It probably wasn’t.
At least not in New York. But he would never experience Tanzanian warmth on his back again. New York was all he had left.
And only half of it. Because he was half Amelia and half nobody. After all, his father had eventually left them for the sake of his career. And Amelia had chosen to stay because the little village outside Zanzibar had felt like home after all this time. Besides, she didn’t think she had any other. Her family had cut ties with her for marrying an atheist scientist with no regard or respect for their customs.
It would be a lie if he pretended that he was welcome in America. His accent was strange. He was more tanned than most people around him. And yet, he did not belong with the people he most identified with. Because he was white. And at the same time, he was not. His privilege was a curse sometimes.
He swallowed roughly as he considered his decision again.
There was no logical reason for him wanting to observe Yom Kippur. He was reasonably certain he would not be comfortable in any synagogue. He also knew he needed to spend the evening and the next day in prayers.
And he needed to ask for forgiveness from the people he had wronged.
Fortunately, for Harold, that list was short. But most people on that list were gone; taken apart and crushed by the angry shaking of the earth and the helplessness of the homes that had no longer had the strength to protect their inhabitants.
Uneasiness enveloped him as fear, remorse, and sorrow surged through him.
However, within moments, he clamped down on these emotions.
The evening passed in remembrance and meditation.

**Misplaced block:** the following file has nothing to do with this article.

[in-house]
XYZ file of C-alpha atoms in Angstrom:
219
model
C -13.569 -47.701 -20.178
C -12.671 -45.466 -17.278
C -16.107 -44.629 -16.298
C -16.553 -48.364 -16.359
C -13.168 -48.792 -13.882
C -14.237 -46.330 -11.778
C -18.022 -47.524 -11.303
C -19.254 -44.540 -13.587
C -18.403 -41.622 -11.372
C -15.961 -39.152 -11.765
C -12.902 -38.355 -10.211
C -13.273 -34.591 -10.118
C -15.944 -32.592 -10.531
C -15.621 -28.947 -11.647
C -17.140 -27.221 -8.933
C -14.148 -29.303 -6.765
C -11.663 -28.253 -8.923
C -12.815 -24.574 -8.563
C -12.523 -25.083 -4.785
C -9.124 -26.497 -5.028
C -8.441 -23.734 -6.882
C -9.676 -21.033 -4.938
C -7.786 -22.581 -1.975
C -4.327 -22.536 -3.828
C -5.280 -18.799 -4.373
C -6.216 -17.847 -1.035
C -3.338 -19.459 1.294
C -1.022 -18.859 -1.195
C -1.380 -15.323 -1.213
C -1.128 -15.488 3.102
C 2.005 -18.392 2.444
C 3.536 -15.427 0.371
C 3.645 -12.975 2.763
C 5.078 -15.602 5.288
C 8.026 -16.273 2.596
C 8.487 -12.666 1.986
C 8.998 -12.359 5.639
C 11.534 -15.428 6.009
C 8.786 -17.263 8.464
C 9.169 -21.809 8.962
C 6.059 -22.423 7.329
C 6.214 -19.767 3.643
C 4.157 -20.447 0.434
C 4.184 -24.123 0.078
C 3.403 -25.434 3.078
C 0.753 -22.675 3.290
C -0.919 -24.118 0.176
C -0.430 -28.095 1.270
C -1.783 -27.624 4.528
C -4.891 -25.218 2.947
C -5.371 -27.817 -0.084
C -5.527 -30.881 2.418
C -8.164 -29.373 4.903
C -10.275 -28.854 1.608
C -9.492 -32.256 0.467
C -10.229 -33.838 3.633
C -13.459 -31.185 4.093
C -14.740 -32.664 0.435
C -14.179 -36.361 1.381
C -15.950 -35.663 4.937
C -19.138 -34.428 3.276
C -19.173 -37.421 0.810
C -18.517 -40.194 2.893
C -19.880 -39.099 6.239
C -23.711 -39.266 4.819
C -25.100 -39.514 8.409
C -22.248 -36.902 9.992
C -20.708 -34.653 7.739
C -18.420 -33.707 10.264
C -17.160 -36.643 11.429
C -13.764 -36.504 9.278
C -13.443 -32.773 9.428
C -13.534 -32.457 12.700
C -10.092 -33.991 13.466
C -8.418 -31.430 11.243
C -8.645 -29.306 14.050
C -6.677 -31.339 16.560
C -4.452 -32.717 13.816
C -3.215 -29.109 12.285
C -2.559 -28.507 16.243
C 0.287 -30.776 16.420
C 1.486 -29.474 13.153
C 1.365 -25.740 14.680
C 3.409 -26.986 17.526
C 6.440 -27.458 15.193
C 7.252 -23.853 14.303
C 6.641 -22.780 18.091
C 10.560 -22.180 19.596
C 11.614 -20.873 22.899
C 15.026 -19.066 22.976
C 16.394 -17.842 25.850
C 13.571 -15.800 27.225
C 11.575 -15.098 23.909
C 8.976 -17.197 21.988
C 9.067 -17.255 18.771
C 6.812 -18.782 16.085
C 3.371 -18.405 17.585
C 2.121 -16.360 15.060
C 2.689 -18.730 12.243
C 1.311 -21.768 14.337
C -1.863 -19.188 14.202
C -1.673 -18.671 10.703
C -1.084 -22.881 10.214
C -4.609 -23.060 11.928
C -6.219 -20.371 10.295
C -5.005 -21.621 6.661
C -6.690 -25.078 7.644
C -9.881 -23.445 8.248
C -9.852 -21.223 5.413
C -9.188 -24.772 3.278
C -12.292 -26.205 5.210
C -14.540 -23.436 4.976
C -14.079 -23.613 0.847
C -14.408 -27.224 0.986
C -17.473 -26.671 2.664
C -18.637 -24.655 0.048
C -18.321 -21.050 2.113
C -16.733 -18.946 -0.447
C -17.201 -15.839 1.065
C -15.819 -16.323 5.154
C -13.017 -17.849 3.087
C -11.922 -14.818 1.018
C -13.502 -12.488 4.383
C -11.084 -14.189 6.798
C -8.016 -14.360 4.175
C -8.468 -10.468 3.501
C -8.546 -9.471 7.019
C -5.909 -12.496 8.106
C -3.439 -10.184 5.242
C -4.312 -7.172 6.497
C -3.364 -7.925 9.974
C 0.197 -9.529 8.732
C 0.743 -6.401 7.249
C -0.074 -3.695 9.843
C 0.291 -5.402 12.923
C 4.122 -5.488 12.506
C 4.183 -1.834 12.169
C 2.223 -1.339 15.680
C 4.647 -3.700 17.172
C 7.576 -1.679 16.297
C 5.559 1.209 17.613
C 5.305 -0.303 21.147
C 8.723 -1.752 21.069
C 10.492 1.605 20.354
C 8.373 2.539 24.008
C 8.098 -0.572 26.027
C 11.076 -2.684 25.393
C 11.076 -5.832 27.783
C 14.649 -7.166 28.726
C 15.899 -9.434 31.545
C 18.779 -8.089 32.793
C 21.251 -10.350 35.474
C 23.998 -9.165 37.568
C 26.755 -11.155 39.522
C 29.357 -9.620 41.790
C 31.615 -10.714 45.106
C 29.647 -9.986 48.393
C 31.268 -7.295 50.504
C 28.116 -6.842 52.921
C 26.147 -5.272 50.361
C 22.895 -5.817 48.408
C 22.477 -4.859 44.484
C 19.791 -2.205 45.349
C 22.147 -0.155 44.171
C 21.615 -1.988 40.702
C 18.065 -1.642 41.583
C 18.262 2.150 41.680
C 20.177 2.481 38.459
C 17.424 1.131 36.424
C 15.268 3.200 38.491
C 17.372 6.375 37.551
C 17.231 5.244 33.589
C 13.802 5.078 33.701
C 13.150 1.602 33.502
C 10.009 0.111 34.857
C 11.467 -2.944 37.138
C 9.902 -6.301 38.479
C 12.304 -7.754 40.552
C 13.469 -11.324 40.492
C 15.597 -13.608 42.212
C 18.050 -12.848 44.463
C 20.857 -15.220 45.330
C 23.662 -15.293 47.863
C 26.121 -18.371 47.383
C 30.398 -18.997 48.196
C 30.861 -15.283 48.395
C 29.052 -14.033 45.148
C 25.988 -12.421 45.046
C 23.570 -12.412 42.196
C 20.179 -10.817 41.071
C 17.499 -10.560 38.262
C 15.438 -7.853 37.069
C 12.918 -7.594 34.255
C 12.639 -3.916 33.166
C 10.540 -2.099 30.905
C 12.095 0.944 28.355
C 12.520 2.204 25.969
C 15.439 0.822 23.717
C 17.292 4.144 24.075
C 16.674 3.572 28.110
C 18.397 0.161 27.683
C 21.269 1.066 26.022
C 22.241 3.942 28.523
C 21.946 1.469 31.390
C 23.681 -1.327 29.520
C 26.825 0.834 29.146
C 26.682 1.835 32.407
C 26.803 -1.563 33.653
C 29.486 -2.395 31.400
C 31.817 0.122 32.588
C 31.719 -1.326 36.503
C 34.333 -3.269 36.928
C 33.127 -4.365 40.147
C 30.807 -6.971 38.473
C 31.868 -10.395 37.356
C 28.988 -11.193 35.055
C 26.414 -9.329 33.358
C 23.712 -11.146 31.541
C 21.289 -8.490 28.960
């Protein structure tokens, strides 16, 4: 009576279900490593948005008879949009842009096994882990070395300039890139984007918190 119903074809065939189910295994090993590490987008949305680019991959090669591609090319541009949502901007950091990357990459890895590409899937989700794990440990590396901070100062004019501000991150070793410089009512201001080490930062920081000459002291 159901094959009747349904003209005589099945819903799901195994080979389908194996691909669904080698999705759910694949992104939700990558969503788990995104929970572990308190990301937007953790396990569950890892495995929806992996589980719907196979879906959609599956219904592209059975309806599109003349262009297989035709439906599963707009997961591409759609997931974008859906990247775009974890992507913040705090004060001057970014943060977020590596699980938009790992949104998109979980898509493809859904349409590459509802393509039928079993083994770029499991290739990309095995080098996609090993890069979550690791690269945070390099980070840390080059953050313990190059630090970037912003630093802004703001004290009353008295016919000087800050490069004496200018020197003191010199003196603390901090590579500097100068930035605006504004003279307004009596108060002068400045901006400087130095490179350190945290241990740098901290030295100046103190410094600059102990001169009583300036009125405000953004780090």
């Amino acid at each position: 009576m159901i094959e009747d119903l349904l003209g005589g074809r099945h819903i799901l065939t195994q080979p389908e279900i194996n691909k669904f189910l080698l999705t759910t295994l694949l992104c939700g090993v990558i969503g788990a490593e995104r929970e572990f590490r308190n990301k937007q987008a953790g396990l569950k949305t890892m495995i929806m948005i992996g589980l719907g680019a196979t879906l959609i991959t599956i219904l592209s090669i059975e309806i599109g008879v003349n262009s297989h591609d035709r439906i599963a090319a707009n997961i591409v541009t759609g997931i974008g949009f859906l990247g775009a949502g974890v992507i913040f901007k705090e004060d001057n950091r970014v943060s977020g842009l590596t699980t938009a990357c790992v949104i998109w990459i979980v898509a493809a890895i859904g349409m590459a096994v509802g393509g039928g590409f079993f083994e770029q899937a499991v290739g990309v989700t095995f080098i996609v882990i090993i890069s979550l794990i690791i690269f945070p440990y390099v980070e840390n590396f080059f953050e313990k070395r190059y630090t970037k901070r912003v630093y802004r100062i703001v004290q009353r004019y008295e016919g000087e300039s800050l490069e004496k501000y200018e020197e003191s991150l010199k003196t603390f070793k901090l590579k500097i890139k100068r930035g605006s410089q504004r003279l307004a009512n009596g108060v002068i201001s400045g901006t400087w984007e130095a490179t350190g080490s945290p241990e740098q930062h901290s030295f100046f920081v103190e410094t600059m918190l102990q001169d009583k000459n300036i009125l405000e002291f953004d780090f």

He did not know what tomorrow would bring.
He was not even sure she would be there.
He had tried to be considerate about the timing. It was almost dark. But he had had no other options. He had been unable to bring himself to attend an actual service. And he was sure that in all likelihood, fasting was simply not enough to successfully observe this high holiday. There was very little he could do to remedy that situation.
And that was why he was here.
Nervously, he knocked at the ancient looking door again.
Ten seconds later, a wizened woman opened the door.
“Yes,” she said softly. Her hair was completely white and there were more lines on her face than he had ever seen on anyone.
“I… I…” He swallowed roughly before continuing. “I am… here to meet Ms. Sarah Cohen.”
The woman looked at him for a long moment. Her warm, chocolate brown eyes, seemingly covered with a milky haze widened in recognition.
“You are her boy,” she said plainly, as if it was an everyday occurrence to see her long lost grandson after the death of her daughter, whom she had not seen even once after her marriage.
“I am,” Harold answered quietly. “I came for Yom Kippur.”
The old lady smiled.
“I do not observe Yom Kippur,” she said.
“But you are Jewish,” Harold said before he could stop himself.
“I don’t believe in God,” she answered. “No mother can after what happened to Amelia. Your father did have the last laugh, I guess,” she added bitterly.
“I have come to ask for your forgiveness,” Harold said quietly.
“Come in,” Sarah stepped aside to let her grandson in.